Tarantino's 'Once Upon A Time... In Hollywood' Similar To His Other Films
Back in 1994, when Quentin Tarantino’s Pulp Fiction premiered at Cannes, a publicist for the film said two things about the picture – that it was 20 minutes too long and it wasn’t about anything at all. It was true then – even though the movie won the top prize at Cannes that year -- and it’s also true about Tarantino’s latest film, Once Upon a Time . . . in Hollywood. It’s too long, and it’s not about much beyond Tarantino’s romanticized love of the Hollywood boy world.
Tarantino is tremendously talented. He sets up scenes beautifully; he makes ingenious connections between events, but his now nine films are mostly about themselves and other movies. Tarantino has probably seen more films than any ten people alive on Earth. He refers to other, often obscure pictures all through his own movies – which is one reason they’re so tantalizing to the Internet obsessives. And they really are made for males who love an imagined world where women are mostly either servants of a sort, or in the way.
As the title suggests, Once Upon a Time . . . in Hollywood is a fable about the movie world. Leonardo DiCaprio plays Rick Dalton, a star of westerns on TV. His long-time stunt double Cliff Booth (Brad Pitt) is also his friend, and his gofer, assistant and ego-booster. Dalton has ambitions to play more serious roles in feature films.
The story takes tangents. It’s 1969; specifically, the movie opens on Saturday, February 8, 1969. Like the rest of the world Hollywood is unsettled. Young women wearing very little hitchhike on the streets of LA. One shows up repeatedly and makes eyes and playful gestures at Cliff who finally gives her a ride – he brushes off her sexual offer. She’s going to the Spahn Movie Ranch, the old Hollywood location for westerns, where the Manson family took up residence. By Tarantino-ish coincidence, Sharon Tate and her husband Roman Polanski live a couple of doors down from Rick Dalton. Her murder is exactly six months away – an historical memory that hangs over the movie like an unfortunately lighthearted cloud.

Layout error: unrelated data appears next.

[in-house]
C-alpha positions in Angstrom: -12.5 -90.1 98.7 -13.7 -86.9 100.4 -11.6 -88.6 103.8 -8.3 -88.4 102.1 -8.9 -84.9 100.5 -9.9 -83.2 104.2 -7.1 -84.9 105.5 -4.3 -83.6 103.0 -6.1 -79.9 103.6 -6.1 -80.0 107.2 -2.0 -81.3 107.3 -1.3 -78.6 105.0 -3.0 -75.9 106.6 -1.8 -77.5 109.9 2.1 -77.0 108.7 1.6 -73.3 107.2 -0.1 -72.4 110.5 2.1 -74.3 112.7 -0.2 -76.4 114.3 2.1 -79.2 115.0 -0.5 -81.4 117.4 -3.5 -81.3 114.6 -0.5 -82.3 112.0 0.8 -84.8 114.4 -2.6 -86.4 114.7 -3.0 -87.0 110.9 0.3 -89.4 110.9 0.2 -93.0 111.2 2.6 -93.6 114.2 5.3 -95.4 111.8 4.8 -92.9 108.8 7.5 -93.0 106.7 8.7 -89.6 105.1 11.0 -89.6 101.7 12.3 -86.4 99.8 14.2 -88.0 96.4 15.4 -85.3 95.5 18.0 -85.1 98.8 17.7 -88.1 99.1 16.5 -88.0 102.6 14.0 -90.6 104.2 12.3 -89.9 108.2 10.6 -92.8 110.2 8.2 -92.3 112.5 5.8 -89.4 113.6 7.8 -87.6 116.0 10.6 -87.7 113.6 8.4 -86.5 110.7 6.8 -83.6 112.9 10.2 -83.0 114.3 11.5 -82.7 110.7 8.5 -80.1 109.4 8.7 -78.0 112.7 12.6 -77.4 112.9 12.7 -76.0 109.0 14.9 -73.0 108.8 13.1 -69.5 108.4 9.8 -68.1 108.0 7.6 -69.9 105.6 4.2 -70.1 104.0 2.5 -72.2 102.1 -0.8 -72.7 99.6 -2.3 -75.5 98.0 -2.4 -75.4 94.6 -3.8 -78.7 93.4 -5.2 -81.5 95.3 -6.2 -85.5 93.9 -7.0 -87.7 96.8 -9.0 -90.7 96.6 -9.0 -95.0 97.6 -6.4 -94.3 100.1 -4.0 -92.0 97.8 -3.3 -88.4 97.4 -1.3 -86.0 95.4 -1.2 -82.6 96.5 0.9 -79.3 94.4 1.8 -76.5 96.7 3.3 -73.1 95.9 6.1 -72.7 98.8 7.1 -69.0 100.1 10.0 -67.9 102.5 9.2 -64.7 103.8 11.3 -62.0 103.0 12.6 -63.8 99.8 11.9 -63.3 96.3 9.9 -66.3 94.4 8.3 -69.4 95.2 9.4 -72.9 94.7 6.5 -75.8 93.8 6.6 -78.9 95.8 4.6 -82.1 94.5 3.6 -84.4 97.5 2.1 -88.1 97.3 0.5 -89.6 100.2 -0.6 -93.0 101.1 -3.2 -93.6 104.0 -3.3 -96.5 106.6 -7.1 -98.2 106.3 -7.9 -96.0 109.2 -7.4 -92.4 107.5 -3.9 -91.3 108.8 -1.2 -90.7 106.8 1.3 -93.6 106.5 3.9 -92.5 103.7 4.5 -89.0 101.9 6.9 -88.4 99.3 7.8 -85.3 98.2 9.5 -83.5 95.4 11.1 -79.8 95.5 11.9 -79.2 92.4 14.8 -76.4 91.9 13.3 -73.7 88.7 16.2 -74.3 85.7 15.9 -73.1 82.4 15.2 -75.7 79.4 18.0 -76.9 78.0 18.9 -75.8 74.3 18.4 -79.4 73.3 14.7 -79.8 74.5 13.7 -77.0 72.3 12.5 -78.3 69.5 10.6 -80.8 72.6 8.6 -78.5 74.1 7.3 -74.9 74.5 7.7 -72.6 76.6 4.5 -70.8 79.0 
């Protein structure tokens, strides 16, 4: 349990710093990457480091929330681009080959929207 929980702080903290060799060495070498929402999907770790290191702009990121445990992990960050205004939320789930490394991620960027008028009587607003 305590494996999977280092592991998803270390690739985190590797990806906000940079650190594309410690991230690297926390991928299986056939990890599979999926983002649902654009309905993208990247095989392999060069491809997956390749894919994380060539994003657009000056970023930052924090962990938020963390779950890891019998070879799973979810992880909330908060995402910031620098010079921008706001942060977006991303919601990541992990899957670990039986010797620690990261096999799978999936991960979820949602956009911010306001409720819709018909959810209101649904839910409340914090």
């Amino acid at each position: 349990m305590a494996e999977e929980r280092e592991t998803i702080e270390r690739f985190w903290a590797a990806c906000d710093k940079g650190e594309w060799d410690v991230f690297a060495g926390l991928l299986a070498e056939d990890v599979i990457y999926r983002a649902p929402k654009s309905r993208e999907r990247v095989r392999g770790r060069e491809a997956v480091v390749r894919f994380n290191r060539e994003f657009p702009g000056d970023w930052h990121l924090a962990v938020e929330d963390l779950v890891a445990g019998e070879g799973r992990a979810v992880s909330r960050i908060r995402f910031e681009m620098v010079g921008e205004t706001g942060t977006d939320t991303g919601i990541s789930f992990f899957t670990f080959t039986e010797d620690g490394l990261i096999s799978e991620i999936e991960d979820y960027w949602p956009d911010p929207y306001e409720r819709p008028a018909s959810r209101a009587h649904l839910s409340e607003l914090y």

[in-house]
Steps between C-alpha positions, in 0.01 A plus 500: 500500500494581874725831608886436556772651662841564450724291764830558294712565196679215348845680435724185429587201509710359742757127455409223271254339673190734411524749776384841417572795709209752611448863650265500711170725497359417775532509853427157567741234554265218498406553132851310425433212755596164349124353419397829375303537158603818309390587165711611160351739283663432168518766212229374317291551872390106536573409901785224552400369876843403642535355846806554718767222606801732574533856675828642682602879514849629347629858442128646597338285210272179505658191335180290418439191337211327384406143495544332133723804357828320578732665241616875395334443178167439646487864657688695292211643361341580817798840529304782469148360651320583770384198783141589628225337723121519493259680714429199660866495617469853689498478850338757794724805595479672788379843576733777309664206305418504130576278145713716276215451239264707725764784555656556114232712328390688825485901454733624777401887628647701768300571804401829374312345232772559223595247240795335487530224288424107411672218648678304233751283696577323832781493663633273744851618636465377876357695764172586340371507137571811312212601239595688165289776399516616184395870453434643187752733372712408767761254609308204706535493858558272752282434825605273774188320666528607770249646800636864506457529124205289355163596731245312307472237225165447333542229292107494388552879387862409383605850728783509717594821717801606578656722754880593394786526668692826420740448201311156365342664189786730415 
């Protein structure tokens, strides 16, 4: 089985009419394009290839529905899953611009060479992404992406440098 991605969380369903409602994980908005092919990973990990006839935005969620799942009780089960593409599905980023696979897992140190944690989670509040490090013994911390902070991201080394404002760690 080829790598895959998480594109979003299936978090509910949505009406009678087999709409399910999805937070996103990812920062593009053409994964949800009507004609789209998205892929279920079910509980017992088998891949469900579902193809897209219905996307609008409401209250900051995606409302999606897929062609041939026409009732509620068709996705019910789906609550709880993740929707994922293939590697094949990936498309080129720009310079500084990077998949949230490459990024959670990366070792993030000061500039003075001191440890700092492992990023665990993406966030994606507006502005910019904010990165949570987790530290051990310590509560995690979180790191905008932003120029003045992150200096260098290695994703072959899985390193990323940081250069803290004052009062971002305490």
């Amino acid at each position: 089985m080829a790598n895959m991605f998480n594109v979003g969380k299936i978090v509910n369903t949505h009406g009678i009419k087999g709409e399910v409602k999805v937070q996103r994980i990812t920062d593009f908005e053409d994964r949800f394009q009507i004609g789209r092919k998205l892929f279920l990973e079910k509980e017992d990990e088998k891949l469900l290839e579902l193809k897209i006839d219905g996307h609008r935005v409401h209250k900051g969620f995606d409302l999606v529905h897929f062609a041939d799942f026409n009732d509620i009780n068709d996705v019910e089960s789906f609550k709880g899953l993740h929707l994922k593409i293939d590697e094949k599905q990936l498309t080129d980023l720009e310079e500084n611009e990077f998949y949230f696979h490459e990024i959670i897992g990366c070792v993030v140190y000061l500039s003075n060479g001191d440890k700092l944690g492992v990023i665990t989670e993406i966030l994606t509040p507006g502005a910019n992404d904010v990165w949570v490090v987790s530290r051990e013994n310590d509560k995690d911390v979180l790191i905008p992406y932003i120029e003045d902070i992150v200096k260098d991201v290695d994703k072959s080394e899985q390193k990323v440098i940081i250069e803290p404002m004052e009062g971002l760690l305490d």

But Once Upon a Time . . . in Hollywood isn’t much concerned with the possibilities for depth. It loves banter, brief, smart observations and hints of complexities that won’t develop. Brad Pitt’s Cliff Booth is a mild-mannered guy. He gets into a fight with action star Bruce Lee, and beats him up, but the placid Pitt surface stays intact. Out at the Spahn Ranch, Pitt also dispatches a troublemaker without breaking a sweat.
For me, Leonardo DiCaprio is all on the surface; he doesn’t invite audiences into his inner turmoil – or joy – because there isn’t any. During a break in filming, his Rick Dalton gets into a conversation with a child star and he starts to cry – but it feels as if the character is just acting out sadness.
It’s no secret and it isn’t news that Hollywood is a brutal, crass place, or that people in the movie business use each other. Or that strange coincidences pop up in the world. I think that for Quentin Tarantino the game’s the thing, not the understanding. His films are like toys. They’re fun to look at, to play with, to turn upside down and inside out to see how they’re put together. But Once Upon a Time . . . in Hollywood doesn’t much get into your head, and never into your heart. It stays put, like the ingenious object that it is. And with its love of fighting and its jolts of teenage-level male competition, it’s a thing for boys.